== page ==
Chicago tour hails architect's legacy
By Julie Mollins
CHICAGO (Reuters Life!) - In a remote setting on the banks of the Fox River in Illinois sits Farnsworth House, a mansion designed by Ludwig Mies van der Rohe celebrated for its illusionary properties and its geometric design.
The steel-framed, single-storey house with clear-glass walls made by the German-born, 20th-century modernist architect is constructed on five-foot-high (1.5-meter) columns that give the impression it is floating in space.
It is the focal point of a seven-hour tour by the Chicago Architecture Foundation of Mies van der Rohe's local works, which attracts visitors from around the globe.
"It's one of the great works of architecture of the modern world," Bill Shapiro, the director of the tour, said in an interview.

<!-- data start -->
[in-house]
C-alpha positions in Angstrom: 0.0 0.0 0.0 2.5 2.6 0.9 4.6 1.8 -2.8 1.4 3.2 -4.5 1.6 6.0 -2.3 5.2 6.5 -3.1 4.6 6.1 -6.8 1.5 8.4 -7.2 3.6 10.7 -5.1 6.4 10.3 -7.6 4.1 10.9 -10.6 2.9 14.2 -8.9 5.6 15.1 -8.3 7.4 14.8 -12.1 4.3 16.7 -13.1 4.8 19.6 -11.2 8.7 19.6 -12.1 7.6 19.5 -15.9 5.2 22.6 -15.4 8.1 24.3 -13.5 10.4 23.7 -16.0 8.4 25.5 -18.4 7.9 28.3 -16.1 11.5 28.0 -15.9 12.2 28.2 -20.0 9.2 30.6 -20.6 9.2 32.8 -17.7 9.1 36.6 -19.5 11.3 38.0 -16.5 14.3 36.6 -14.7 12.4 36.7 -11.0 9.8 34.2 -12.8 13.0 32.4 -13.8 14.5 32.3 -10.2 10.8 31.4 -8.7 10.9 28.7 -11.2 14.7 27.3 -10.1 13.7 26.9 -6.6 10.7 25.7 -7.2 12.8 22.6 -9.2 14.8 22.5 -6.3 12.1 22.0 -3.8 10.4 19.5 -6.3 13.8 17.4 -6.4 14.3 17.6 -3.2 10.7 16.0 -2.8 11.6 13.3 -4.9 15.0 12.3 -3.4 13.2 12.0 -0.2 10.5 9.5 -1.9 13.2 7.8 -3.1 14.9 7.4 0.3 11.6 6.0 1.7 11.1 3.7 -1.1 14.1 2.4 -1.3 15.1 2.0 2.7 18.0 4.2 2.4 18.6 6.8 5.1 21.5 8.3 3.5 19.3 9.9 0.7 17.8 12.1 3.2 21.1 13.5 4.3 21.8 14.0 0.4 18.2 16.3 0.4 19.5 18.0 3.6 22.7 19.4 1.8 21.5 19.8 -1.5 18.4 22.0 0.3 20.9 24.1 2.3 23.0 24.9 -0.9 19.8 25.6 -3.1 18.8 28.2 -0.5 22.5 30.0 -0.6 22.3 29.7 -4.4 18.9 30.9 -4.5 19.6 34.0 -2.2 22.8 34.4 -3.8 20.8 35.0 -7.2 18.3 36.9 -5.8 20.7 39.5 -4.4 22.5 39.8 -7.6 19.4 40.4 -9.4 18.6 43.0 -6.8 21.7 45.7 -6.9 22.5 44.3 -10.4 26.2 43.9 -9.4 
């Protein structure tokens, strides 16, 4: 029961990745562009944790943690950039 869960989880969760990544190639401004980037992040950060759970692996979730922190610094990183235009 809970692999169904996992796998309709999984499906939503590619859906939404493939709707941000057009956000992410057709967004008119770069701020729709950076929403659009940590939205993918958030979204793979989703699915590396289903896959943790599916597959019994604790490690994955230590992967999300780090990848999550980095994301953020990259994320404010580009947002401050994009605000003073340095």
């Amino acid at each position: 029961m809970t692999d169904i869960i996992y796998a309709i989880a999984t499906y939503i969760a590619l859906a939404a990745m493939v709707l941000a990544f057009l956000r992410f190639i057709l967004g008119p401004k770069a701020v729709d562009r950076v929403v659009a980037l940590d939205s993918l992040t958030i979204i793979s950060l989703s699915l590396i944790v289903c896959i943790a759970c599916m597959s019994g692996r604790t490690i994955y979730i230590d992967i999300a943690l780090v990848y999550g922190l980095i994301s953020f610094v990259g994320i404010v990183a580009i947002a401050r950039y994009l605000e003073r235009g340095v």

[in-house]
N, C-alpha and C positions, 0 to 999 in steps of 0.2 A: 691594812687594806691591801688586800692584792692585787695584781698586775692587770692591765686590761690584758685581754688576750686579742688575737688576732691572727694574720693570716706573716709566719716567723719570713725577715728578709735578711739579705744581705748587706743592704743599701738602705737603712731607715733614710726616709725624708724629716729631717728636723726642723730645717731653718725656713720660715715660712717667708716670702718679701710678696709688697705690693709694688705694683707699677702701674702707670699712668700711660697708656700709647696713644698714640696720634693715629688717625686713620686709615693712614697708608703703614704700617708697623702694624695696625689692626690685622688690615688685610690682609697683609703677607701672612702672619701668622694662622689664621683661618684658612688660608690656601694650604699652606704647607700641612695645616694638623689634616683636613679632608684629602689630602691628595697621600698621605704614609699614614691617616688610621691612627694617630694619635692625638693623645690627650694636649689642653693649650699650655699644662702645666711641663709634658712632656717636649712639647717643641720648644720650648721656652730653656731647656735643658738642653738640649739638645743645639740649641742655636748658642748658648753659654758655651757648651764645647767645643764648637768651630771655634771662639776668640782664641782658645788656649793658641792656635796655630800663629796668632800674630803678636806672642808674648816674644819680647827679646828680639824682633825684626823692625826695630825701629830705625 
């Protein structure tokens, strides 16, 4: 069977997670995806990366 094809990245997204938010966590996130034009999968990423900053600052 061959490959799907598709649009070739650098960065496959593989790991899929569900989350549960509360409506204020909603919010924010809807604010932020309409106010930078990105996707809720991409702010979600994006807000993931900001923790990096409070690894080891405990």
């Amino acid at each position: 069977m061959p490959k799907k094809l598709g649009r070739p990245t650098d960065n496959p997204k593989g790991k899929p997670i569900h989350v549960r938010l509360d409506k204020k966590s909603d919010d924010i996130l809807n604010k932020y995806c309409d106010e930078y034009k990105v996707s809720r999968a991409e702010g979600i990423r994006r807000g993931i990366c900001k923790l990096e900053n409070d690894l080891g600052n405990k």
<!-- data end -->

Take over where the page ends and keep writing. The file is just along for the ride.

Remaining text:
"It essentially distills a lot of Mies' basic thoughts on architecture. He designed a great work of art by designing something he really wanted to do. The design is really motivated by aesthetic considerations more than anything else. It's kind of a statement of his architecture."
The house, a U.S. National Historic Landmark, is named for Edith Farnsworth, a Chicago-based doctor who hired Mies van der Rohe to build it as a country retreat.
"Mies' concept of universal space; his concept of minimalism expressed as less is more; the idea of almost nothing -- a building as an envelope of space; the idea that you give a floating effect to a building -- these ideas are all embodied in Farnsworth House," Shapiro explained. Continued...